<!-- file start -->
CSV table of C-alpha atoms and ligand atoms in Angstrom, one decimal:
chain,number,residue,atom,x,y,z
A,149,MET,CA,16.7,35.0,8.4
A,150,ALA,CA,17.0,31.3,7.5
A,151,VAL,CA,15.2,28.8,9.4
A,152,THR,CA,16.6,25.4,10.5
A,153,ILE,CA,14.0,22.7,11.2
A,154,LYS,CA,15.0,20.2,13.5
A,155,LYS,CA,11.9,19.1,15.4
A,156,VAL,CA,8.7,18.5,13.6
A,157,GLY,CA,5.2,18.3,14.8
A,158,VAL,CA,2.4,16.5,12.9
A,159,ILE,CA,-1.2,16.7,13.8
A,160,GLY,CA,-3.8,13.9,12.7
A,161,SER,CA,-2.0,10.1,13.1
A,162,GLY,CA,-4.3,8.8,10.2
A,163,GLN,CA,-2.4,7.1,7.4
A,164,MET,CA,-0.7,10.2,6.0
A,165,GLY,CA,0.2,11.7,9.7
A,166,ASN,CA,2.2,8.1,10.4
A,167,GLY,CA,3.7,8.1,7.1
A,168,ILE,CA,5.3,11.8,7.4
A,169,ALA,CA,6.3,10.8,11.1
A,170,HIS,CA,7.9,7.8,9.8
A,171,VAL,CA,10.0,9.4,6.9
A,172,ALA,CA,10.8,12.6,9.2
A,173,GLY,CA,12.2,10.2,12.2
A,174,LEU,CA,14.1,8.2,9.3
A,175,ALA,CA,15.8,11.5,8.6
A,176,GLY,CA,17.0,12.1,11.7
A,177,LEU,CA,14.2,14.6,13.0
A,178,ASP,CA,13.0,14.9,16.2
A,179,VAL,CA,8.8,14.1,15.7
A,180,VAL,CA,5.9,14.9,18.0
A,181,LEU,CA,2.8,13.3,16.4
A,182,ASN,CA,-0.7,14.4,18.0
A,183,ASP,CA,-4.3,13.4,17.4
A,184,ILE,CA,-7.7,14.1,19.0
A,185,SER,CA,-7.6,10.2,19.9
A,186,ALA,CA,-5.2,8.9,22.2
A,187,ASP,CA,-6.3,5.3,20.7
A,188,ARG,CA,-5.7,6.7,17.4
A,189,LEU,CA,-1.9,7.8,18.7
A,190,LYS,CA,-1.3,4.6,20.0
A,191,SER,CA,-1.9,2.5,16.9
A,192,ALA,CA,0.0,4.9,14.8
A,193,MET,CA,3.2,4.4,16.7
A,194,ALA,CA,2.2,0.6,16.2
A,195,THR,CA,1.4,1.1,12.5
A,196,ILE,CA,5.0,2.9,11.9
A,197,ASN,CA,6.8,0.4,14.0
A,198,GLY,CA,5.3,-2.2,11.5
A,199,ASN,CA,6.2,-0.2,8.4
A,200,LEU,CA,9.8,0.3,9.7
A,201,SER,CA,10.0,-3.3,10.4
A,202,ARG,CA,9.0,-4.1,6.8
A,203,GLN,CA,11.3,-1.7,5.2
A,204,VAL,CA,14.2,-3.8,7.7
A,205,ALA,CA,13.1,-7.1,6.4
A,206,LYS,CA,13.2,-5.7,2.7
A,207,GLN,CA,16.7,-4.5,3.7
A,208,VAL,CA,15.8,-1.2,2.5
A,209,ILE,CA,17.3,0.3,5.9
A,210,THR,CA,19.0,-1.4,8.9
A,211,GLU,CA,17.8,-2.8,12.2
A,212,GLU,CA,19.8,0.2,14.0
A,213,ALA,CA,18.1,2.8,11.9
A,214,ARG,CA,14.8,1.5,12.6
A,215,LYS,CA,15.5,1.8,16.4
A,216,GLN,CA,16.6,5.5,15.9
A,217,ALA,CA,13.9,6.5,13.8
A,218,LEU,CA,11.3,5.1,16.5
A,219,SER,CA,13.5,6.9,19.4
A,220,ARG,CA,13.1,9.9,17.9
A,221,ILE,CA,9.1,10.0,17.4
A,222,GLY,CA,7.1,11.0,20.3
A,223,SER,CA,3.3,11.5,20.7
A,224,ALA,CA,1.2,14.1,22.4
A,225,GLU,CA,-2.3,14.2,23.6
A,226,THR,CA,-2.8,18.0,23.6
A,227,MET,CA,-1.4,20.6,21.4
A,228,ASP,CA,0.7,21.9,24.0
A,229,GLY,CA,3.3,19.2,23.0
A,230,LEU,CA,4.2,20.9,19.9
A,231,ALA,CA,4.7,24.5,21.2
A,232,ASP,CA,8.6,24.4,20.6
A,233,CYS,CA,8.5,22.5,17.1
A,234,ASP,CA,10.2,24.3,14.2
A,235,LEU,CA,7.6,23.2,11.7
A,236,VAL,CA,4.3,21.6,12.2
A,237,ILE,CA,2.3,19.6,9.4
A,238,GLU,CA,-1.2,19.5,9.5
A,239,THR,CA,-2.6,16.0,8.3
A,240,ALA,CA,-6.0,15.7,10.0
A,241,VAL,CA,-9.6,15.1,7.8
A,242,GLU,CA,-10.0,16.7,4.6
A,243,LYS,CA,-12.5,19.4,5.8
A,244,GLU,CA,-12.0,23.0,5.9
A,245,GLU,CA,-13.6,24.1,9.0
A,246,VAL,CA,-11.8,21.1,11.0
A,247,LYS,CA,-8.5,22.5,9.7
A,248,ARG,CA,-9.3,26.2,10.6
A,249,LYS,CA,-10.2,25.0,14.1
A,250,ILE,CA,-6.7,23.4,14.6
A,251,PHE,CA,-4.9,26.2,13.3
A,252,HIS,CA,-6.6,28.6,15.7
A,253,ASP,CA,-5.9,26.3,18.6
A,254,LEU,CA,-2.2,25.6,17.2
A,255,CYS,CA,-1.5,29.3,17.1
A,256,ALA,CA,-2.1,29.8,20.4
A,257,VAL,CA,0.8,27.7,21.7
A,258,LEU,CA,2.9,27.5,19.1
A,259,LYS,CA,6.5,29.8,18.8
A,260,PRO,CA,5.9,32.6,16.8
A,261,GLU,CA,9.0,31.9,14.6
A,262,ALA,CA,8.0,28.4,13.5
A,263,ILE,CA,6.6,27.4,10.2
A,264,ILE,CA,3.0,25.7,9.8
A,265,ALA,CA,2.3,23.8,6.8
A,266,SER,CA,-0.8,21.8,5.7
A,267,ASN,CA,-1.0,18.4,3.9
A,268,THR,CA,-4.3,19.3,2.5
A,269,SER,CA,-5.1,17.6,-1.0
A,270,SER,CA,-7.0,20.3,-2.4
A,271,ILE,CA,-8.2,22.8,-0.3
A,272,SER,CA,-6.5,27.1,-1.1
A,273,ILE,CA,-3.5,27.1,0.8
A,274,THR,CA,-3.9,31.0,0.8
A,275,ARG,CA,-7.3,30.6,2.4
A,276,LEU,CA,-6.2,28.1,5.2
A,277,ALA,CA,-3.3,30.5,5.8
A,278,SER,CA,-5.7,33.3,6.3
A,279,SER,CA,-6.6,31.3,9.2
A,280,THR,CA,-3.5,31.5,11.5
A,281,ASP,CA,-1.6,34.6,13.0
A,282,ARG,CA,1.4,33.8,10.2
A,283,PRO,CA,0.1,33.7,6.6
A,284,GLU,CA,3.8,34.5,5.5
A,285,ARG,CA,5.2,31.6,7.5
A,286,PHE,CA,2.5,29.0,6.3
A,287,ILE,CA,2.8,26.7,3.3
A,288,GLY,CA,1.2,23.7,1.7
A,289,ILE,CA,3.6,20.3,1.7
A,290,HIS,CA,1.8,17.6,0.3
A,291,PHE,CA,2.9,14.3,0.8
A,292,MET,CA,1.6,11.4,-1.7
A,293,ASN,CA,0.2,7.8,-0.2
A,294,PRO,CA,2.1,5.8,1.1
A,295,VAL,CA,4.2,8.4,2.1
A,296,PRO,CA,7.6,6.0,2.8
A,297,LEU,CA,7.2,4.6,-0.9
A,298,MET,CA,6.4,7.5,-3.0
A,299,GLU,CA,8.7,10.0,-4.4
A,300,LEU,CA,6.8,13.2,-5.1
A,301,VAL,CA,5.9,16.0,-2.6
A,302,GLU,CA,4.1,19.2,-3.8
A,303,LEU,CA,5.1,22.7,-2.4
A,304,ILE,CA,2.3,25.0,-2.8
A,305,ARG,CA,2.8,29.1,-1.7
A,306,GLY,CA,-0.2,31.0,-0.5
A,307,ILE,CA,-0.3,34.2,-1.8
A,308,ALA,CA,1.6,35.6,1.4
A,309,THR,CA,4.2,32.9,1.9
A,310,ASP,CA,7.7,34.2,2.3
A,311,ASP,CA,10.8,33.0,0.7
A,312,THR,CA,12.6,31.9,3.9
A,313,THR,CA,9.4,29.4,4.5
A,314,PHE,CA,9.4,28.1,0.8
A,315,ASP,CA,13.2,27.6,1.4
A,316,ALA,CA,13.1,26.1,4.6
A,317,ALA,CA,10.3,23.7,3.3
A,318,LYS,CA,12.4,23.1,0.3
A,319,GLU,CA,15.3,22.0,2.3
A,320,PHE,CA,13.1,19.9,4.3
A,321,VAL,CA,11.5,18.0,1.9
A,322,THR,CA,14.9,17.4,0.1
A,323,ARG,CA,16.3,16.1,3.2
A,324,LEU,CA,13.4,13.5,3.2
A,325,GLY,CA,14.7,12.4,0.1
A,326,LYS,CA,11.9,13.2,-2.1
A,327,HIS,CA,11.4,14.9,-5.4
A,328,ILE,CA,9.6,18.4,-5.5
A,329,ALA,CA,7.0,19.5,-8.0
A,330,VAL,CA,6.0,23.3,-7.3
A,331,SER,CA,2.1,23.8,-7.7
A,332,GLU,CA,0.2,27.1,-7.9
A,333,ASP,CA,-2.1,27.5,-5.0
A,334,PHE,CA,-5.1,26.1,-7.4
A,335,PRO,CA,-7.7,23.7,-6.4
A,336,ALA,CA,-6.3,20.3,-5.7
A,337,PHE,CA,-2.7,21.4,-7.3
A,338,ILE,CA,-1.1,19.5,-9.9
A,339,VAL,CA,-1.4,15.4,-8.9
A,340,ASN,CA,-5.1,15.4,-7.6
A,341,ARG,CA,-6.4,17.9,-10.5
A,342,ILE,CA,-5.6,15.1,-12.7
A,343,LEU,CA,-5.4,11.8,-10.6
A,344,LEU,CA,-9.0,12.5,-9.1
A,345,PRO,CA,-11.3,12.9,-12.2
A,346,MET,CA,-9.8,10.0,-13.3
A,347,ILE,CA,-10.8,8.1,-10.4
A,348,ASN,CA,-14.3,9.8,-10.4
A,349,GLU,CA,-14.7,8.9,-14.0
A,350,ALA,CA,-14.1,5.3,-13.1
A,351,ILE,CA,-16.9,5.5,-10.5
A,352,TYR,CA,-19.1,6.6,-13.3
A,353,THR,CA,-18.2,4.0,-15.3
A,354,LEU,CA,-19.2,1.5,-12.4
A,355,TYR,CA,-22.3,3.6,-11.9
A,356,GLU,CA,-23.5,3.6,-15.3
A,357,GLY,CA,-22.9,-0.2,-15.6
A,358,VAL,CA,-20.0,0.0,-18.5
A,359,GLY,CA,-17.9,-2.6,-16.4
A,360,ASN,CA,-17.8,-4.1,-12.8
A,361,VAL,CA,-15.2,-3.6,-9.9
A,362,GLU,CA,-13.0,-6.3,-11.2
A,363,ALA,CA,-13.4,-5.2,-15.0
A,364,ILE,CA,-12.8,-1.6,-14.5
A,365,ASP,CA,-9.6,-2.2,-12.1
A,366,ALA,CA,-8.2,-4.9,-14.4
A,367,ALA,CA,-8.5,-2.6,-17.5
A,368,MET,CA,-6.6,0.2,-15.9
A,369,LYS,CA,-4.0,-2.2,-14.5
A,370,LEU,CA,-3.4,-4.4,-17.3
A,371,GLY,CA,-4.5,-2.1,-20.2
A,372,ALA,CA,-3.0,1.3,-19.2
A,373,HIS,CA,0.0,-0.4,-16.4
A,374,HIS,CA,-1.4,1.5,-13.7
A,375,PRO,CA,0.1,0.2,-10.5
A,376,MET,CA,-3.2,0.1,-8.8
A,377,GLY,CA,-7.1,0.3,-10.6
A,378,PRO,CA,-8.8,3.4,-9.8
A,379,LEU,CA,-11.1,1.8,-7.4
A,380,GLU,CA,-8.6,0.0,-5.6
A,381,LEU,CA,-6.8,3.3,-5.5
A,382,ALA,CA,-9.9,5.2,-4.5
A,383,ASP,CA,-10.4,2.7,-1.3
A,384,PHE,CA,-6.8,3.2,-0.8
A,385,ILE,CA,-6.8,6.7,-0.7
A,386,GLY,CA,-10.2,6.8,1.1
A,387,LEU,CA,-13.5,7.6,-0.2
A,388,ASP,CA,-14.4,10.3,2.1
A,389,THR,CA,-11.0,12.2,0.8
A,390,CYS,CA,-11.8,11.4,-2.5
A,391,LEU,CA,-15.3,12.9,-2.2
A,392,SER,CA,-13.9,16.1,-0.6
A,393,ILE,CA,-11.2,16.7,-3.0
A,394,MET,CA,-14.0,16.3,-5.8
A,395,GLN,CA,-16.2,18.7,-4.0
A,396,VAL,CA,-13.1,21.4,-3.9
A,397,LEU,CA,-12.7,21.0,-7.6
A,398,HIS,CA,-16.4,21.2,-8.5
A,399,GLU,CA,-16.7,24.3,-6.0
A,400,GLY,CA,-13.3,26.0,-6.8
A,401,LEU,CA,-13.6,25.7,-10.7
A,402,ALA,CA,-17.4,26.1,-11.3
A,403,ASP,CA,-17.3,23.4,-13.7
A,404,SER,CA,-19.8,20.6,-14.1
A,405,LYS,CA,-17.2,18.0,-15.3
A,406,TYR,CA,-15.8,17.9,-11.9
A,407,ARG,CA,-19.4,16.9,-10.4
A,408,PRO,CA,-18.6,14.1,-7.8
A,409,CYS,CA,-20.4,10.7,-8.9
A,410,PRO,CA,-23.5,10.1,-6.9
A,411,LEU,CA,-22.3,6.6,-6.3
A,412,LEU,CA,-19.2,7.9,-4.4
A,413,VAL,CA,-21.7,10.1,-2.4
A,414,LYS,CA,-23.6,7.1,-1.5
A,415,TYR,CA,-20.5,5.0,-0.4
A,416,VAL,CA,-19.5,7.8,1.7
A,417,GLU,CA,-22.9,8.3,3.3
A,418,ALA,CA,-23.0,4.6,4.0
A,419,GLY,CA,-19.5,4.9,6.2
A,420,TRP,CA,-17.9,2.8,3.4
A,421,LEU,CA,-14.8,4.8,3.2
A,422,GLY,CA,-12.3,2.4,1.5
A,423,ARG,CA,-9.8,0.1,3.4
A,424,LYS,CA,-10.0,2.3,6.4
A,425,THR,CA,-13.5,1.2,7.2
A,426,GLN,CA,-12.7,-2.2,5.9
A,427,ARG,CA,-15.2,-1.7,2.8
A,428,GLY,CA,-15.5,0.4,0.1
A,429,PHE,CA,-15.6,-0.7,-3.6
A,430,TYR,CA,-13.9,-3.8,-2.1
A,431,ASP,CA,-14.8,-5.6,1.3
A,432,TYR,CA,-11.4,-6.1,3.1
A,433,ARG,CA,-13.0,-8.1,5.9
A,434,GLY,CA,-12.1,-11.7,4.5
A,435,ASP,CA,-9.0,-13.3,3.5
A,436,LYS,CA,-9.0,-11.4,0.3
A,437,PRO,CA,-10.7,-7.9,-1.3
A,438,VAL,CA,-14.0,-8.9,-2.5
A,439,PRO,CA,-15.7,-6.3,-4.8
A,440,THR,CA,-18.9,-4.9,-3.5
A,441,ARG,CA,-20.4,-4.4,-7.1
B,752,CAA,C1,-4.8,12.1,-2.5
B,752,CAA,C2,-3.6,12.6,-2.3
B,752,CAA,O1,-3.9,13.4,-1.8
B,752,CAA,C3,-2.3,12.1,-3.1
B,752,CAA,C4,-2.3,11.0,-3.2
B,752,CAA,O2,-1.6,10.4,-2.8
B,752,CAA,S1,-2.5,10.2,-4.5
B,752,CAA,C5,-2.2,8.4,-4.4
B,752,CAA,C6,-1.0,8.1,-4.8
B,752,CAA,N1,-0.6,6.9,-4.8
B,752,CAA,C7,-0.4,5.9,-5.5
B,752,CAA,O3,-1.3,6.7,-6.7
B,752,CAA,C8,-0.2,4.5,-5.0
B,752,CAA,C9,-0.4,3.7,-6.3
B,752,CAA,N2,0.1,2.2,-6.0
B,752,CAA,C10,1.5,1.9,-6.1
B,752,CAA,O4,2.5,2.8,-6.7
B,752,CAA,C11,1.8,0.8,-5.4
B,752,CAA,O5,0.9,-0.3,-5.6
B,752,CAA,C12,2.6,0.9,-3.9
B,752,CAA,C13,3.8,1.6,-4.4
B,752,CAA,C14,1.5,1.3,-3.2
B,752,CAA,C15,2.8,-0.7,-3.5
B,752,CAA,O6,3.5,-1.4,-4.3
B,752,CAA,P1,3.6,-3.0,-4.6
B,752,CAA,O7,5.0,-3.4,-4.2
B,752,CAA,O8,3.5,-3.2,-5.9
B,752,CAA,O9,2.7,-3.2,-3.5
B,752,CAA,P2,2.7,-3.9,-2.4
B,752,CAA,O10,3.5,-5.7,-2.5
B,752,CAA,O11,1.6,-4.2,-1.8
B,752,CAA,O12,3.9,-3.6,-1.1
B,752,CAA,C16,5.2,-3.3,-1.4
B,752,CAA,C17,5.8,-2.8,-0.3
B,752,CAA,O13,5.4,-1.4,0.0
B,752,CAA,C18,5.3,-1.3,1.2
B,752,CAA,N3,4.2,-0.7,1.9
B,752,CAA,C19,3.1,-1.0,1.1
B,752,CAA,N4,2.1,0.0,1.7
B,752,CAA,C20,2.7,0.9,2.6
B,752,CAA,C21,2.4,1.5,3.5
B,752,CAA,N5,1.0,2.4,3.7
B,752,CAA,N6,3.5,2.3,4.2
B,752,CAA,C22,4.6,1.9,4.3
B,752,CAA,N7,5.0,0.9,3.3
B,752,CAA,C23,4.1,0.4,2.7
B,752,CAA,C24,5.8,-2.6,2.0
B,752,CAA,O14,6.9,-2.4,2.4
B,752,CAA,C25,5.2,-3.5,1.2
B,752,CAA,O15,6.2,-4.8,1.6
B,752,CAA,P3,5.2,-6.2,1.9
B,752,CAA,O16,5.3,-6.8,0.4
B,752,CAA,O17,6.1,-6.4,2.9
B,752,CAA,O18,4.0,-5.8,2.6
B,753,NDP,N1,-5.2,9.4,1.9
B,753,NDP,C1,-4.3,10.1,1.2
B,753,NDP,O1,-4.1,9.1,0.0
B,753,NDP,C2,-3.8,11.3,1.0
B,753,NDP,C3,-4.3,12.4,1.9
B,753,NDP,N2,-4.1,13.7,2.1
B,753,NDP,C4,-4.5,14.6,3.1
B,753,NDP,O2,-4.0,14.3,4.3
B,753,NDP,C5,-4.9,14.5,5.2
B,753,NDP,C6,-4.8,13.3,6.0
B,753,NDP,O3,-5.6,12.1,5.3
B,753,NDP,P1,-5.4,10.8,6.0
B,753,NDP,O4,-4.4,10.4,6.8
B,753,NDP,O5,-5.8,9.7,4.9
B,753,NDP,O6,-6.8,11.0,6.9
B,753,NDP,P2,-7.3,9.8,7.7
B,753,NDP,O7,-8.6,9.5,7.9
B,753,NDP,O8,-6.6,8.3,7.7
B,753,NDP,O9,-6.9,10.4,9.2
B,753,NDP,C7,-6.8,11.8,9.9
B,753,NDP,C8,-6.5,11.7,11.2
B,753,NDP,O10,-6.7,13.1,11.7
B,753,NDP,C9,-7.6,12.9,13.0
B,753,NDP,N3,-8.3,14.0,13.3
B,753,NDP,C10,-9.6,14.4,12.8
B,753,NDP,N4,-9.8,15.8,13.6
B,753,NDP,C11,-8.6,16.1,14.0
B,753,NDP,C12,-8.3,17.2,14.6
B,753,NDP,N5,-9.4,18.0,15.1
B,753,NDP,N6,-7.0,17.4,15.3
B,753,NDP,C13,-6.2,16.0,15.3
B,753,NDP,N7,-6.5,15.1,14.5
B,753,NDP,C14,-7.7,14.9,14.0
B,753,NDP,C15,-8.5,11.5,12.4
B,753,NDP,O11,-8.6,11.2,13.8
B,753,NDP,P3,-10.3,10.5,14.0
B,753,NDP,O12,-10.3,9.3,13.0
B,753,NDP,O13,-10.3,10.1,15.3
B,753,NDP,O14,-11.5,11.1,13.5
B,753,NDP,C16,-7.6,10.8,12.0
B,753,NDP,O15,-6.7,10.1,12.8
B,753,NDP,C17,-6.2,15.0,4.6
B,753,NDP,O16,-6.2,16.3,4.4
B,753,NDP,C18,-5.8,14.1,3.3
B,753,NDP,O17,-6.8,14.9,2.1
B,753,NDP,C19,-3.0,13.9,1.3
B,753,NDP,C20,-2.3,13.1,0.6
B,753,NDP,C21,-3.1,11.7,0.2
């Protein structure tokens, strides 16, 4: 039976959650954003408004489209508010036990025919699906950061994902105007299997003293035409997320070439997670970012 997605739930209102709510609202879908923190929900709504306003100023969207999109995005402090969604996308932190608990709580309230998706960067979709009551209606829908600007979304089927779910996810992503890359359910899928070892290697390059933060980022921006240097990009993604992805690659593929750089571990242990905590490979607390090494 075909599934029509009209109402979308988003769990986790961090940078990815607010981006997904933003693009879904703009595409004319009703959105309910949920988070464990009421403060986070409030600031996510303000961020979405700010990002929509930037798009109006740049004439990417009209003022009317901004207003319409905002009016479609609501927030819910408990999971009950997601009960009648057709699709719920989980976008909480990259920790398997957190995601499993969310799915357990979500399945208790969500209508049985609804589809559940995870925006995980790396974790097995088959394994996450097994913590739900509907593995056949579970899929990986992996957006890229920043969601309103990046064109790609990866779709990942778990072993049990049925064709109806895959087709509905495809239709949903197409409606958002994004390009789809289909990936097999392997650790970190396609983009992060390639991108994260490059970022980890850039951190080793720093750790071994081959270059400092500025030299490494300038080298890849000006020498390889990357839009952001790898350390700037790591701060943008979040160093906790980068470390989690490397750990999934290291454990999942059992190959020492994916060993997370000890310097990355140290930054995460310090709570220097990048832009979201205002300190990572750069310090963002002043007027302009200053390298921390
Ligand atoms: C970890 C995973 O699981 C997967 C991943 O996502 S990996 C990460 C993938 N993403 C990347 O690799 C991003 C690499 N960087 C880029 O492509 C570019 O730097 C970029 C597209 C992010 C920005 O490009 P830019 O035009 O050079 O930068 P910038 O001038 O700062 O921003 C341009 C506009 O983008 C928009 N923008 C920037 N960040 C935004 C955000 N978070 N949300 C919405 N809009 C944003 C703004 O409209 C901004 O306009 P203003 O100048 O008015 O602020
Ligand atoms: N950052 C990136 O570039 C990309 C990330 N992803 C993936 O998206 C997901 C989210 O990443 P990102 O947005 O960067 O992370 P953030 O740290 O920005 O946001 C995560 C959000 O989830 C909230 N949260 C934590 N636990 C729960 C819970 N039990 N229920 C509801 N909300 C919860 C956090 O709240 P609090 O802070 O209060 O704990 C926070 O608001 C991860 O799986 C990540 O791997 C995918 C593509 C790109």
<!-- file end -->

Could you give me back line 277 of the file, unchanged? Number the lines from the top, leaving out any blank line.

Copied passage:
A,423,ARG,CA,-9.8,0.1,3.4